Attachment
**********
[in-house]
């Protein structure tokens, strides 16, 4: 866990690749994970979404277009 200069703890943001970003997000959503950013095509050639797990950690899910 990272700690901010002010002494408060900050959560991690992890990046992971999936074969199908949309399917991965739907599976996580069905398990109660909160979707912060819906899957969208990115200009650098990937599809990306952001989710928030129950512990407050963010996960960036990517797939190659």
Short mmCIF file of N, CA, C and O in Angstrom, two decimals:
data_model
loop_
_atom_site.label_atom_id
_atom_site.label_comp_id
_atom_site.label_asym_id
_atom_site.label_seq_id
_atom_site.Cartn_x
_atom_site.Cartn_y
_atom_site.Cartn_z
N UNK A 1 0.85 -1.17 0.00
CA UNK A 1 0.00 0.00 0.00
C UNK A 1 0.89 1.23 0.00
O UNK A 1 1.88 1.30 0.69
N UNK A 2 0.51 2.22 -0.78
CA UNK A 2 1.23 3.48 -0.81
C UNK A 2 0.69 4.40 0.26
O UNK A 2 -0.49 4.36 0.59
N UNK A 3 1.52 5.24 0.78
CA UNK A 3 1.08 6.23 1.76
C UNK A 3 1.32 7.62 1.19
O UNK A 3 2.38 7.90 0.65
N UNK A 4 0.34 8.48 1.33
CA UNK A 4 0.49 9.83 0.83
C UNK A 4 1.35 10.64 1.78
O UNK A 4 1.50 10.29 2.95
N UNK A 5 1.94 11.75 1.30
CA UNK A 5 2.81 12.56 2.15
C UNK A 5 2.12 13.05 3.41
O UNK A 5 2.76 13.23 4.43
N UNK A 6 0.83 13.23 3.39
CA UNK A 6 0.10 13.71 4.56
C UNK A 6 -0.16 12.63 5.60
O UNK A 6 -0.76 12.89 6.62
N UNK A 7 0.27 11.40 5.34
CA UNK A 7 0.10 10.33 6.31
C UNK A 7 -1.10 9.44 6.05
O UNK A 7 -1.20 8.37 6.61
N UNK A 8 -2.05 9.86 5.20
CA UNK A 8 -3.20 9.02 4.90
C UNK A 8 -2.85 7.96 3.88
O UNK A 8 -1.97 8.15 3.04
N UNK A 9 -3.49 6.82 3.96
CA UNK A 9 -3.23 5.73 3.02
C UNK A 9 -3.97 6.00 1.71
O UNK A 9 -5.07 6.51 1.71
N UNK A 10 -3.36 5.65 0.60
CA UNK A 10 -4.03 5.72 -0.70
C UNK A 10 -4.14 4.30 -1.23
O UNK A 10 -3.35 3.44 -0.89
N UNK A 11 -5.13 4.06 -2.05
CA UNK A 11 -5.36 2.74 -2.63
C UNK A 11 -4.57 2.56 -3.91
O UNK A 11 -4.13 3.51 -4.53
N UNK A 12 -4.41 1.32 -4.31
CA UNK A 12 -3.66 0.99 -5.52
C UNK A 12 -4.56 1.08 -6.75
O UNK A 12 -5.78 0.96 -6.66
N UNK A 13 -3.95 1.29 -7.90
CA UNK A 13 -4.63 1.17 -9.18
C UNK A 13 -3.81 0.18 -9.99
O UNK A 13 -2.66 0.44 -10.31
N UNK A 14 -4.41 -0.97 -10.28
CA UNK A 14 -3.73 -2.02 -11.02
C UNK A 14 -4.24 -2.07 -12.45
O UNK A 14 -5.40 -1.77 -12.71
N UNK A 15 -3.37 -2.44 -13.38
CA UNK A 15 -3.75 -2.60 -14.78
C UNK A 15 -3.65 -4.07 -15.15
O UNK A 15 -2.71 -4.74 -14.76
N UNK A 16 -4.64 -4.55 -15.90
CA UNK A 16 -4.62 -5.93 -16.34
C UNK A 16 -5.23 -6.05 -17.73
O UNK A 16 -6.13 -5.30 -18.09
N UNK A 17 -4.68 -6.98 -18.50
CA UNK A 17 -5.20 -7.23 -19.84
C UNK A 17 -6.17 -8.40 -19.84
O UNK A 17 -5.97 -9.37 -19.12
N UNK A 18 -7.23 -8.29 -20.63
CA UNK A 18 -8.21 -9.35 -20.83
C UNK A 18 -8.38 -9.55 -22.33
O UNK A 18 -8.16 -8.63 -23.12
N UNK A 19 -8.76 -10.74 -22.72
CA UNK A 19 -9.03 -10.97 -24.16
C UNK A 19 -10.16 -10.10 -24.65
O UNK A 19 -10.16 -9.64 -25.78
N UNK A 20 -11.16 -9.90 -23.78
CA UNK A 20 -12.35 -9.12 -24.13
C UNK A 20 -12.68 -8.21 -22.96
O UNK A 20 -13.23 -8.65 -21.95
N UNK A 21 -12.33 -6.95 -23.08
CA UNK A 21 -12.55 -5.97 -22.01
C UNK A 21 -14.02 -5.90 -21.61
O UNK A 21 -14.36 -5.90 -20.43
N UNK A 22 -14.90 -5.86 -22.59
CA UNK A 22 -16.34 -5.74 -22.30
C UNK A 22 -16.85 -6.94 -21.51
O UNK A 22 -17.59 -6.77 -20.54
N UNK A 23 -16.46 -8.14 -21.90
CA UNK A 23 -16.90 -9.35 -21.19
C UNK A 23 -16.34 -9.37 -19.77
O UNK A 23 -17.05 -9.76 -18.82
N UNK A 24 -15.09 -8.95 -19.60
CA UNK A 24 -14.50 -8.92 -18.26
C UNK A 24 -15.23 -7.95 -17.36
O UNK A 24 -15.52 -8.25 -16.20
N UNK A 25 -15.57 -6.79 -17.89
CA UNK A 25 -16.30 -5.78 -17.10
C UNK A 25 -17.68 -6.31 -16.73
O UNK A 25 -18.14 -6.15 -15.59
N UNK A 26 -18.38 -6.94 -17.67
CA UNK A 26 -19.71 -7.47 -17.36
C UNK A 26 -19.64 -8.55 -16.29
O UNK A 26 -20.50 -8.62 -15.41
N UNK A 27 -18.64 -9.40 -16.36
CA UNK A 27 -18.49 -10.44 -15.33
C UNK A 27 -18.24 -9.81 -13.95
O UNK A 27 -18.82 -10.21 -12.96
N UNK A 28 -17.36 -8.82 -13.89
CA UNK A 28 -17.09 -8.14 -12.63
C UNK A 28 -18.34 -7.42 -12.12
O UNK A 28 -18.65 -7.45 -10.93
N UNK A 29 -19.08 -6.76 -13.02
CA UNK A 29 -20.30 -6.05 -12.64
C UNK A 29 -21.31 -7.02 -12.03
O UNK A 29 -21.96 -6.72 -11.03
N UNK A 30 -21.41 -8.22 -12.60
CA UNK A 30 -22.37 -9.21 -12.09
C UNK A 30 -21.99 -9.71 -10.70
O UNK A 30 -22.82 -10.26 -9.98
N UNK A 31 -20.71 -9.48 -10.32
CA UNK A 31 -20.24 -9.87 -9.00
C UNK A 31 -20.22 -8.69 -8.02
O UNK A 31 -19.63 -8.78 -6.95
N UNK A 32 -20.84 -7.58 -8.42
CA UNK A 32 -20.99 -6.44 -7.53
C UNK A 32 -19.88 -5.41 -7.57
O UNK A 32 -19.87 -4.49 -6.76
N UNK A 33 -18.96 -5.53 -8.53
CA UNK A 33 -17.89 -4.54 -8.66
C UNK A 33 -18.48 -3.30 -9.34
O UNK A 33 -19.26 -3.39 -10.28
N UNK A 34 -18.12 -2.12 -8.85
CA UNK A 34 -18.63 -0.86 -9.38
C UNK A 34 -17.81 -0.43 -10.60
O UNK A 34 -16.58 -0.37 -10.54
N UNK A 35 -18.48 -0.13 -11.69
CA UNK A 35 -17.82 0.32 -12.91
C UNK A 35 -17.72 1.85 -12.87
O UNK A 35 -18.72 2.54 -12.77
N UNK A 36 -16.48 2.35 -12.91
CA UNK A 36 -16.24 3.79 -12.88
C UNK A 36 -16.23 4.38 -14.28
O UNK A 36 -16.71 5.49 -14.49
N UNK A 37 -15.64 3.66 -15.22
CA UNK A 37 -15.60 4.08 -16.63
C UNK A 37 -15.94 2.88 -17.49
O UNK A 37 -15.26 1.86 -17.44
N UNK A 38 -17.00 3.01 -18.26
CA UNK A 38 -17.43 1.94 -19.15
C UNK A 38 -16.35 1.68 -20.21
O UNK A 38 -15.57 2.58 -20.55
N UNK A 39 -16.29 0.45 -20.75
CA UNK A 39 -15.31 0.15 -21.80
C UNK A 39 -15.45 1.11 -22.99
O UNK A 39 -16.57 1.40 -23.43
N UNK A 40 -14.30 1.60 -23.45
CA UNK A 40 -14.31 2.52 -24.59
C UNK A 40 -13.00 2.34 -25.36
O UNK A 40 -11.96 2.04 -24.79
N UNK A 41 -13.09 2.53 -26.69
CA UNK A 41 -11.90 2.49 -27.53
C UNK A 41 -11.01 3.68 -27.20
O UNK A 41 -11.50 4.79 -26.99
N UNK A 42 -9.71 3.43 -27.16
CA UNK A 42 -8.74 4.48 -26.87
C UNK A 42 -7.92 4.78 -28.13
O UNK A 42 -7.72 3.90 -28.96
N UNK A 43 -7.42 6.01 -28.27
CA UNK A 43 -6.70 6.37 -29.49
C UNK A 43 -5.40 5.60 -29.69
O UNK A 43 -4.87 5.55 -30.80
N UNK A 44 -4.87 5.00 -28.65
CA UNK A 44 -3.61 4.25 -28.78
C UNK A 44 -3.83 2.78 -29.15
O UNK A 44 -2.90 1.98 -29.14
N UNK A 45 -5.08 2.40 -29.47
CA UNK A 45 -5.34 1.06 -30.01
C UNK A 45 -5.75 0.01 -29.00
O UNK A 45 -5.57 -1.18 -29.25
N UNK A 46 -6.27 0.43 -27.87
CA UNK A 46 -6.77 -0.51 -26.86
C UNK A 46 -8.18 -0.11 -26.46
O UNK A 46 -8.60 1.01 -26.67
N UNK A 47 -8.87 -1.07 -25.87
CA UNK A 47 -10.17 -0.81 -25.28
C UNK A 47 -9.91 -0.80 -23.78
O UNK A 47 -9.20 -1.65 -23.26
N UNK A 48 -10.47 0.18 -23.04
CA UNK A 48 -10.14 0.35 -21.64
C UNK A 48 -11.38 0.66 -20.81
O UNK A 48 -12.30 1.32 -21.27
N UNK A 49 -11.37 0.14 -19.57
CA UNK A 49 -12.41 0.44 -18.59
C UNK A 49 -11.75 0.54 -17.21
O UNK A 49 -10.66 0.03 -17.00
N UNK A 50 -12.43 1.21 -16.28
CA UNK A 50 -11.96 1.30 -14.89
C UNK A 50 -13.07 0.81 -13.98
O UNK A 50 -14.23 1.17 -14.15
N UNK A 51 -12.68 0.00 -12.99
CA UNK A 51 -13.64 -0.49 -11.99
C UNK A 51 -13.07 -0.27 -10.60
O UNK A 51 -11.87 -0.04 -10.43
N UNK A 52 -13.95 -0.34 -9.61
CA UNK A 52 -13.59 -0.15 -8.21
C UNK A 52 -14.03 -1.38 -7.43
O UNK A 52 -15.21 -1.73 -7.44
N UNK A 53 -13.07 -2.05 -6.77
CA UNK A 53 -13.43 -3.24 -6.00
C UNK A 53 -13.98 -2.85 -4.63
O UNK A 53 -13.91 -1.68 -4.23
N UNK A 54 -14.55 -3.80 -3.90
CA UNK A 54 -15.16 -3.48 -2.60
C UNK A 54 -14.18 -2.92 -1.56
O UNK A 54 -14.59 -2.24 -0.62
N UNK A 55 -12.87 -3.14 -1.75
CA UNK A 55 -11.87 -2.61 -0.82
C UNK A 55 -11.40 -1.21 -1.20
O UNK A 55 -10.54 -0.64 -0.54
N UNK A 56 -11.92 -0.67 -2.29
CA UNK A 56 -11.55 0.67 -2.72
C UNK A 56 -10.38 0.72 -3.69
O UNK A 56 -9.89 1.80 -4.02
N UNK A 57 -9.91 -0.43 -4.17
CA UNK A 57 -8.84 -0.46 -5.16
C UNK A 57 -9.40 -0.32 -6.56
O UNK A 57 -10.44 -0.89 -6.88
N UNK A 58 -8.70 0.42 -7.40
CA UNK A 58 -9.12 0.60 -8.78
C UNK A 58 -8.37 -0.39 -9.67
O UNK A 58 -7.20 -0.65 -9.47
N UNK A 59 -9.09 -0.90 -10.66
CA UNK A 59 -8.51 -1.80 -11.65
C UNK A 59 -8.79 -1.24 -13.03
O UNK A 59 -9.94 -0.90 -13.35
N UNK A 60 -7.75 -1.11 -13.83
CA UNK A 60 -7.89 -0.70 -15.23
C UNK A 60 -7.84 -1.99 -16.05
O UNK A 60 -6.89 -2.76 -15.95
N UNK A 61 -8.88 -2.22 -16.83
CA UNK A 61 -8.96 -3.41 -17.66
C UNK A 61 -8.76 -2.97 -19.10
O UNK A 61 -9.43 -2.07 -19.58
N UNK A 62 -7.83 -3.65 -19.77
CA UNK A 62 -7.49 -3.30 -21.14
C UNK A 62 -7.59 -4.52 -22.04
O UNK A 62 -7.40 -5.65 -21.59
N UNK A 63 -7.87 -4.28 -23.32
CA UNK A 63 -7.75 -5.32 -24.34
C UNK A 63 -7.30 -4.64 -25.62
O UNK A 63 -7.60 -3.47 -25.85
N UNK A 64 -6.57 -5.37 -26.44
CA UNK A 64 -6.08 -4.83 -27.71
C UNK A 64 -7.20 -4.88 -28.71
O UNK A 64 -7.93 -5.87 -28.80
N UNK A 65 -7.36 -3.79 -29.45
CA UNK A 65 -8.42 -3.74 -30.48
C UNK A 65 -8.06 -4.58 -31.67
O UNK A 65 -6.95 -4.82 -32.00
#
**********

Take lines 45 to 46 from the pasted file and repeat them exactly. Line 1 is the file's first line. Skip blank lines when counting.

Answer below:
N UNK A 9 -3.49 6.82 3.96
CA UNK A 9 -3.23 5.73 3.02